Website Accessibility: Color Contrast

Another fix you can make to your website is using the correct color contrast. This is something that’s geared more to web designers and developers that control the colors on the website more. But if you run a website, there’s a lesson in here for you. You should always make sure your text is readable.…

Hey there and welcome to Website Tip Friday!

So today, like we have for the last few weeks, we’re once again going to be focusing on accessibility. And today’s accessibility tip of the week really is color contrast.

Now before we really get into it I want to throw in this on caveat: and that this is more for web developers and designers. They usually have more control over the colors than you do. But it’s something that’s good to know so that you can fix these problems in the design stage maybe if you redoing your website.

Or if you’re adding content so that you know what colors not to use for your text.

So anyway, what is color contrast?

So in the simplests of terms, when we’re talking about color contrast for accessibility, we’re talking about the difference in color between the text and the background. There’s a whole lot of math that goes on behind the scenes to figure out the ratios and what not, but there are tools out there that do the calculations for you. So we’re not going to get into the messy details about math formulas and what not.

But there are some hard numbers that you kind of need to aim for. For example, the WCAG recommends a 4.5 to 1 ratio for normal-sized text. And for larger text, they really want you to go for a 3 to 1 ratio. Again, I’ll show you how to do these calculations online in a second.

But you’re probably wondering how does color contrast affect accessibility. Well, people need to be able to read what’s on the page, right? I know that there are screen readers out there, but sometimes people who have visual impairments still want to be able to read things on the web page.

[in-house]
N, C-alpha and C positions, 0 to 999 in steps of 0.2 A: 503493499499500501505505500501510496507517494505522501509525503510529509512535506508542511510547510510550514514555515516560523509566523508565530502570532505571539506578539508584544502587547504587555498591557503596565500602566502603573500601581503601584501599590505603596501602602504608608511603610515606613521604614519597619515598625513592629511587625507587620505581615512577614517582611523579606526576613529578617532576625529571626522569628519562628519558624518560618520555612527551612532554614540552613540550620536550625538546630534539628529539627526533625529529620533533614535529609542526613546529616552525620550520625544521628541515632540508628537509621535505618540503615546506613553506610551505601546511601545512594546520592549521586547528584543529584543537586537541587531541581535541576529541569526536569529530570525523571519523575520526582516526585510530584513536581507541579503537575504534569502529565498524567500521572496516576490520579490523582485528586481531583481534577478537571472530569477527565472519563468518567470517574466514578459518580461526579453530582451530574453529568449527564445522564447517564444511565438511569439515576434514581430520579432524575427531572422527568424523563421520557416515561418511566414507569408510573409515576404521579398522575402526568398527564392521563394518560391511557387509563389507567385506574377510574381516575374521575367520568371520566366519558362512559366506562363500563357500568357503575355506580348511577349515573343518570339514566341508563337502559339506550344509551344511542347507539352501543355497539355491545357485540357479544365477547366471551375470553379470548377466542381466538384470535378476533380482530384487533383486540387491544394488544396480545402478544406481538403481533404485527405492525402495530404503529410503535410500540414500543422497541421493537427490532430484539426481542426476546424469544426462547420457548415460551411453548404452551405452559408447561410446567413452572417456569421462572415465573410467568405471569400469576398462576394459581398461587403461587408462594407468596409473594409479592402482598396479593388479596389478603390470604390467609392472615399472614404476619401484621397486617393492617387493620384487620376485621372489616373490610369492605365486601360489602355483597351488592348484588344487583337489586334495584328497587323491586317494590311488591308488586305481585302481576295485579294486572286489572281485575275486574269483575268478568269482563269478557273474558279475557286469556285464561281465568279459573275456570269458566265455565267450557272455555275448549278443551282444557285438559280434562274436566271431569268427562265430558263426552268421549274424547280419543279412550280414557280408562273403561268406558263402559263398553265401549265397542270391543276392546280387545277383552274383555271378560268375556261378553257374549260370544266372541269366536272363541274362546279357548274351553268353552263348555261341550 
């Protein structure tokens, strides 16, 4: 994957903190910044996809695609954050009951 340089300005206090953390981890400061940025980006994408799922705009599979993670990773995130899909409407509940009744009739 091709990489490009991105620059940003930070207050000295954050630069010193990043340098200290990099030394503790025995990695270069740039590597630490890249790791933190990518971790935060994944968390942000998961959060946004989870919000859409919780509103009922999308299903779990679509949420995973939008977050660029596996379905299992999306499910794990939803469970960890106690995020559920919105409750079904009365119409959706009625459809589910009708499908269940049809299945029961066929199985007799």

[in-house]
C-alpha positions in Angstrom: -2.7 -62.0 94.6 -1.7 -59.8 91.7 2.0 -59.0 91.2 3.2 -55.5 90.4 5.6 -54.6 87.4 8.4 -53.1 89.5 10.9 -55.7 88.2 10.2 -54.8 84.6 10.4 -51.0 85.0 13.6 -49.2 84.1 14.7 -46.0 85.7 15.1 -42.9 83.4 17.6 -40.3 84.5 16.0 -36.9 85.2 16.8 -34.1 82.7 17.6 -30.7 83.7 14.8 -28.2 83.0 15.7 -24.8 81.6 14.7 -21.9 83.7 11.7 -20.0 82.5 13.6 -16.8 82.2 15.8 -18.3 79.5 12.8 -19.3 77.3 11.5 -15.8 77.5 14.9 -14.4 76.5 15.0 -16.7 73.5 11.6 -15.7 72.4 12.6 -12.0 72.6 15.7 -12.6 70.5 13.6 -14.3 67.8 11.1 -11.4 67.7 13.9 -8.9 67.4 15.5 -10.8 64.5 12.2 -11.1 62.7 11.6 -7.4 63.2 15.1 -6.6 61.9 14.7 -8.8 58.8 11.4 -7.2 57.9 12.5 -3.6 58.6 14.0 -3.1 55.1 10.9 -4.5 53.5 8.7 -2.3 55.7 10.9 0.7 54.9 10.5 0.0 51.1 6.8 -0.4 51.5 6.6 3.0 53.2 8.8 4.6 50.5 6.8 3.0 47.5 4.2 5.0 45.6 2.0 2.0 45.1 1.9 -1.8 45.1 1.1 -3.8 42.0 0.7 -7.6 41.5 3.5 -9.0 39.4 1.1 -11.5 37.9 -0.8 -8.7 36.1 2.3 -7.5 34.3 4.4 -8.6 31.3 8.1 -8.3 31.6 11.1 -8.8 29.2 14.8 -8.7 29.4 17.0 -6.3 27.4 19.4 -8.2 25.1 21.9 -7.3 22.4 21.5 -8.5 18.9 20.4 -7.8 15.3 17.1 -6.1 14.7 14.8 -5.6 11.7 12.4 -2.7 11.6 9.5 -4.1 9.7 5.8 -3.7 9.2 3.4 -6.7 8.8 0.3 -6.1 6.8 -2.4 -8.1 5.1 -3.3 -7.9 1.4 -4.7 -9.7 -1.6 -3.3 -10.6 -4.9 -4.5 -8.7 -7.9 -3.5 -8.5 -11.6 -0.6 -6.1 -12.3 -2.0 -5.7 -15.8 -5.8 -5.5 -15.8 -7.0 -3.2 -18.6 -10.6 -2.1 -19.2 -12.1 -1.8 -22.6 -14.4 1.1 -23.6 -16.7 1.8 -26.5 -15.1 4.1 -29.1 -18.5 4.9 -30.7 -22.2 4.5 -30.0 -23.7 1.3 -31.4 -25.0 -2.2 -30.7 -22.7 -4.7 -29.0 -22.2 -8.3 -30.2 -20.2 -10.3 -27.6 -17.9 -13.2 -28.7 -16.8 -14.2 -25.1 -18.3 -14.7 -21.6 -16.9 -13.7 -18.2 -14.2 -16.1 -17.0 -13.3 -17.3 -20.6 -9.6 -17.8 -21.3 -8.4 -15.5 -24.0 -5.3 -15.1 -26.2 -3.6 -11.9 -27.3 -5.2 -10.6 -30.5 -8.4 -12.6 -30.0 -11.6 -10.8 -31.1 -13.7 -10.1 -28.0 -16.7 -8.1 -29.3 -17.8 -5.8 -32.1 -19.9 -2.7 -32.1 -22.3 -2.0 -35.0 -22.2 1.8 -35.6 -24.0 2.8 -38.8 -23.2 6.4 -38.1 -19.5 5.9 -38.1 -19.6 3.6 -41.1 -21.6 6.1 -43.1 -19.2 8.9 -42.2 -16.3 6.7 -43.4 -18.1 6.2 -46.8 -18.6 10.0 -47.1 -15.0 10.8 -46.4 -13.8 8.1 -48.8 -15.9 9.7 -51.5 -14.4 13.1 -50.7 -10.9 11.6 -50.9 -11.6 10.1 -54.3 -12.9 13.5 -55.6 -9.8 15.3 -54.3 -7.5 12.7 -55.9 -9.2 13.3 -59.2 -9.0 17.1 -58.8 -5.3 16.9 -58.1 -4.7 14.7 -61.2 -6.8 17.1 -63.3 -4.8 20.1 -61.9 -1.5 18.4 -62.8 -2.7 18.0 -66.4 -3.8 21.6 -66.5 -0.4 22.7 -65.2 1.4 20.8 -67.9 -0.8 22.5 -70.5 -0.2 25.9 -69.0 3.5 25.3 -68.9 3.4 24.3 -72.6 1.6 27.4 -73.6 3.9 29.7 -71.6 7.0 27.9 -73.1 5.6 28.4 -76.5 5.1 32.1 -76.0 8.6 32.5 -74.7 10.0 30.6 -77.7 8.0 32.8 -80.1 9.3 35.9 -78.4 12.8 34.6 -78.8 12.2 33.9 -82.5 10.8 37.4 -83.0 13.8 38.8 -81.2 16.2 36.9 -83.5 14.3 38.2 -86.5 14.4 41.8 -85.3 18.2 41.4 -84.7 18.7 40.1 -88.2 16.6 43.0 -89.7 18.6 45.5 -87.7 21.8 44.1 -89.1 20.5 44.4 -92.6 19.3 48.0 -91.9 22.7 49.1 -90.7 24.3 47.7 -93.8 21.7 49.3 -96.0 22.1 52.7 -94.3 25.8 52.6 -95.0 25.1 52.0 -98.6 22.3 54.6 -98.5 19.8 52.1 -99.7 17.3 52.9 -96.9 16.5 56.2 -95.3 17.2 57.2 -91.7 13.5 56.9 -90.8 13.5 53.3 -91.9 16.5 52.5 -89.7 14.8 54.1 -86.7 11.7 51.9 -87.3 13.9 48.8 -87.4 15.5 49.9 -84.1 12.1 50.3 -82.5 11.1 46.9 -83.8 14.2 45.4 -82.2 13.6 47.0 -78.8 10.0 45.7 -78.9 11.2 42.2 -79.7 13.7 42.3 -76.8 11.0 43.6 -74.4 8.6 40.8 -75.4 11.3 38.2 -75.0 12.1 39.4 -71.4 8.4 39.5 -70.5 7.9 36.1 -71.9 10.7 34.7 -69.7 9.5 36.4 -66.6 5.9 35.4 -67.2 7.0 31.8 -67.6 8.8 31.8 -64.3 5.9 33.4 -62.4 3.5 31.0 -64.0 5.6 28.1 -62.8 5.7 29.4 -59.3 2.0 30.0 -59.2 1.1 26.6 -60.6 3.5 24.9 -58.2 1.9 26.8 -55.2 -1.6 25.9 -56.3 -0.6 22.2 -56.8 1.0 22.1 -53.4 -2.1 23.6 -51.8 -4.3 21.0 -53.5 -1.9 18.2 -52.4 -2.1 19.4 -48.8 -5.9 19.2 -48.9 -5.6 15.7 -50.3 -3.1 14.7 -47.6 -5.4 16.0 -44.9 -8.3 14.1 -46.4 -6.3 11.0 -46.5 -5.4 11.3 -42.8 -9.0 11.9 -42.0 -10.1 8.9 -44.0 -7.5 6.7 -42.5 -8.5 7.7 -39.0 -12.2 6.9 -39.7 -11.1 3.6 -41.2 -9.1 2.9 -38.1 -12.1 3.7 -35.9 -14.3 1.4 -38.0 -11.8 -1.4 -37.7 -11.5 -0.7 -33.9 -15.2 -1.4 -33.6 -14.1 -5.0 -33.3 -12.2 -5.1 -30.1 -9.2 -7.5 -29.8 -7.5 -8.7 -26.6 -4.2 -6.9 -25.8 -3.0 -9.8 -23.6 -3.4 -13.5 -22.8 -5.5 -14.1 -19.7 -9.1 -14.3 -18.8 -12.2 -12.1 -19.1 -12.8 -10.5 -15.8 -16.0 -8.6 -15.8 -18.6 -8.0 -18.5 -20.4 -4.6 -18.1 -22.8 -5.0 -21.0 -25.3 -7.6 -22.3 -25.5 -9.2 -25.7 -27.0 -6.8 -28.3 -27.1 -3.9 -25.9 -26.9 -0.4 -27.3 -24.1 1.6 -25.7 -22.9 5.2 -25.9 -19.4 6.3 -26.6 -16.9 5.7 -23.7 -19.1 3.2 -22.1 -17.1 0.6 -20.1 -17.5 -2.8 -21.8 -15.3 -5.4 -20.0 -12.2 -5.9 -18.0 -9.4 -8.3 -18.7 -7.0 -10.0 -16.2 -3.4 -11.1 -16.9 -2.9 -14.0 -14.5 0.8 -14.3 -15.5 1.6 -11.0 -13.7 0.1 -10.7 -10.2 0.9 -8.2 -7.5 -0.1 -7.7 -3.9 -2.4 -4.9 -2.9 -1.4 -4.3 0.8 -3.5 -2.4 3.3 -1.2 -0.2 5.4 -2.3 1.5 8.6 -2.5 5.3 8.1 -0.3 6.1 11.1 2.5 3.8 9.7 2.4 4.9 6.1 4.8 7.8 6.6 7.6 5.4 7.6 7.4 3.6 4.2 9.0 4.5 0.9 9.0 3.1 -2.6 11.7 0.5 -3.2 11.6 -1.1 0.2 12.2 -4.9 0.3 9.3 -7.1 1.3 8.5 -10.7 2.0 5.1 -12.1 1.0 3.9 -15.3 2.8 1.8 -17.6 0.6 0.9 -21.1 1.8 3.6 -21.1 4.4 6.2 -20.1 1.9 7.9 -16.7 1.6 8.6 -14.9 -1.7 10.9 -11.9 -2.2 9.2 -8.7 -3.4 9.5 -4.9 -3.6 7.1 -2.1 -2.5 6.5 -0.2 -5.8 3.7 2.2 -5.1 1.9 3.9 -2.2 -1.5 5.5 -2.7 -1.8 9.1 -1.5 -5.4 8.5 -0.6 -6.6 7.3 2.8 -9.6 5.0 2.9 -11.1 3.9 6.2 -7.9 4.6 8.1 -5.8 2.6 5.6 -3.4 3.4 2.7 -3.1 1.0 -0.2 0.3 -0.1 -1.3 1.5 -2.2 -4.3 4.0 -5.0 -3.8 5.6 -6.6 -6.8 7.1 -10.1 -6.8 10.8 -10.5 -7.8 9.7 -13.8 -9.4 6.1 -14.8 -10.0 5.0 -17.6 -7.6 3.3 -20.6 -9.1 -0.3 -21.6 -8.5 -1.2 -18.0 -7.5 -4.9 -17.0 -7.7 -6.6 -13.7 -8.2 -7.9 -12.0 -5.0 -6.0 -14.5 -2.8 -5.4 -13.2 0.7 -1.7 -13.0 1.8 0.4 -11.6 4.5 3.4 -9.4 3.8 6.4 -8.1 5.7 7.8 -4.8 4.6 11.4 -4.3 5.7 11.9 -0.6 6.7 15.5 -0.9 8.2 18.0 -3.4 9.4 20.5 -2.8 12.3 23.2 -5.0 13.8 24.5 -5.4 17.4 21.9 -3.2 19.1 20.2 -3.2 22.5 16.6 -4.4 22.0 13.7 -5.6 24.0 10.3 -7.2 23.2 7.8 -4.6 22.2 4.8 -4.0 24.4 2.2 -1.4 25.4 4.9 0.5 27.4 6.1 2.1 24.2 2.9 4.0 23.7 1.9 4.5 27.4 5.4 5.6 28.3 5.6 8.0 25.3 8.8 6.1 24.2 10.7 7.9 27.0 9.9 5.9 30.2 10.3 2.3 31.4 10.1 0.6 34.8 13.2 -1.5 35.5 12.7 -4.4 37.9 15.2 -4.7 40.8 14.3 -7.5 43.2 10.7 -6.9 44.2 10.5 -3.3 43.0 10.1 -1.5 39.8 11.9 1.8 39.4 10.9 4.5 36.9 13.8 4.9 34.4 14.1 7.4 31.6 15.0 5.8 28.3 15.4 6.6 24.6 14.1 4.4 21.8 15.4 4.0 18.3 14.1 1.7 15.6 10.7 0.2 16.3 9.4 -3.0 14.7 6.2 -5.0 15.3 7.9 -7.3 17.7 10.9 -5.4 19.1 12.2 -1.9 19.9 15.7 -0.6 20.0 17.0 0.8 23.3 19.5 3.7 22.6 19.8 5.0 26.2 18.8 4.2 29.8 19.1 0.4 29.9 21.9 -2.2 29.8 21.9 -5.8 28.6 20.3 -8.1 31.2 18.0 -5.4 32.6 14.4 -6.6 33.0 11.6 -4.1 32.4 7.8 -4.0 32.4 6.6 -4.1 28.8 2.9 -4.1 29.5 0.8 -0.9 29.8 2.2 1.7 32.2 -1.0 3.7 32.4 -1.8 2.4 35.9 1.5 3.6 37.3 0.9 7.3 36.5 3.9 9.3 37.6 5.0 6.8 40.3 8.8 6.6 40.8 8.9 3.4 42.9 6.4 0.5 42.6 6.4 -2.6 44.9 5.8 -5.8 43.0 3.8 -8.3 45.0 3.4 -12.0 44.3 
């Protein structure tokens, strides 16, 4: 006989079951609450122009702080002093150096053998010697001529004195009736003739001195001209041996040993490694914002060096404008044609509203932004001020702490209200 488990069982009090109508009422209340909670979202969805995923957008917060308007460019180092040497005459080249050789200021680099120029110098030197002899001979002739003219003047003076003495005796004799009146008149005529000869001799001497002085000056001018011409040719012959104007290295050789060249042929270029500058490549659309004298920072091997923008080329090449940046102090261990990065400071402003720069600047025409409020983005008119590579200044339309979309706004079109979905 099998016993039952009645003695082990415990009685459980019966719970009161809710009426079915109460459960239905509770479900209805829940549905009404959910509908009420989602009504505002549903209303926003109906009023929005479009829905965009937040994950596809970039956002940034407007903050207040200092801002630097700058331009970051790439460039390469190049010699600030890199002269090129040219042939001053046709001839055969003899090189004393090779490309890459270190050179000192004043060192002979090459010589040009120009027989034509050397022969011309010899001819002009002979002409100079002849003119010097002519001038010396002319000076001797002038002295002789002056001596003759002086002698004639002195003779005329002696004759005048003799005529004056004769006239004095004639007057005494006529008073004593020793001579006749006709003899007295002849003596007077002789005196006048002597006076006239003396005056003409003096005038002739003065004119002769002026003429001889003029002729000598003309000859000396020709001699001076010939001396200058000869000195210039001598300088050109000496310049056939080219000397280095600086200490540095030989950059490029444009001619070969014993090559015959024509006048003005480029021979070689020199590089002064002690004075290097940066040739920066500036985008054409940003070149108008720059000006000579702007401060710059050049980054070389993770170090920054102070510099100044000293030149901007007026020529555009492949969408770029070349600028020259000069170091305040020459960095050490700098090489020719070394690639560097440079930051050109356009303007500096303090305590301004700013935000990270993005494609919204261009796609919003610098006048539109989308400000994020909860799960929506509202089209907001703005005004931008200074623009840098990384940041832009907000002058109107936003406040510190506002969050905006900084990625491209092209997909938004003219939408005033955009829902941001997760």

And if a person has a visual impairment, sort of like red green color blindness, then they don’t see colors the way you and I do. And if there’s bad color contrast between the text and the background, they’re not going to be able to read that text. And that helps exactly nobody.

So how do you check the color contrast between your text and background? I’ll show you.

So the tool I really like to use is WebAIM, and they have a great they have a great contrast checker here. So as you can see, you have the foreground color which will be our text color and the background color. The example that they have pulled up is a great, great contrast ratio: 8 point 5 9 to 1.

If I were to check it with my text and background colors for my website, I get an even better one at 13 point 16.

I’m going to go in here and I’m going to just check some of my colors. Alright, so I’ve got my dark blue color here, and that gives us a much similar color contrast ratio. Now, however, if I were to go in and do it for my light blue color, this fails for normal text. The ratio isn’t quite correct here.

But if I were just using it for large text, it wouldn’t fail the double A, but it would fail the triple A. And then if I were to move it over here, and then try it with the light blue, again, same thing. It fails for normal text but passes for double A on large text.

You can just come in here play around with it, check your colors, get the contrast ratio, figure out if it’s going to work, if it’s not, and it’s a great tool. It does it all very quickly.

So there you have it. As we talked about, this is more for web designers and developers, but if you run a website, it’s something that’s really good to know so that you can avoid these problems down the road. And you can make sure the content you create doesn’t have contrast issues.

You should know that if you have a white background, you shouldn’t use hot pink as text color, because nobody can read that. If it looks questionable to you, just use the default colors included in the theme or website.

But that’s all for today. If you have any questions about color contrast, or anything to do with accessibility, feel free to reach out on social media or in comments down below. I also have a landing page over on my website that offers resources and people to follow so that you can learn more about accessibility.

Because again, as we’ve continued to talk about, web accessibility matters. Everyone should be able to use your website.

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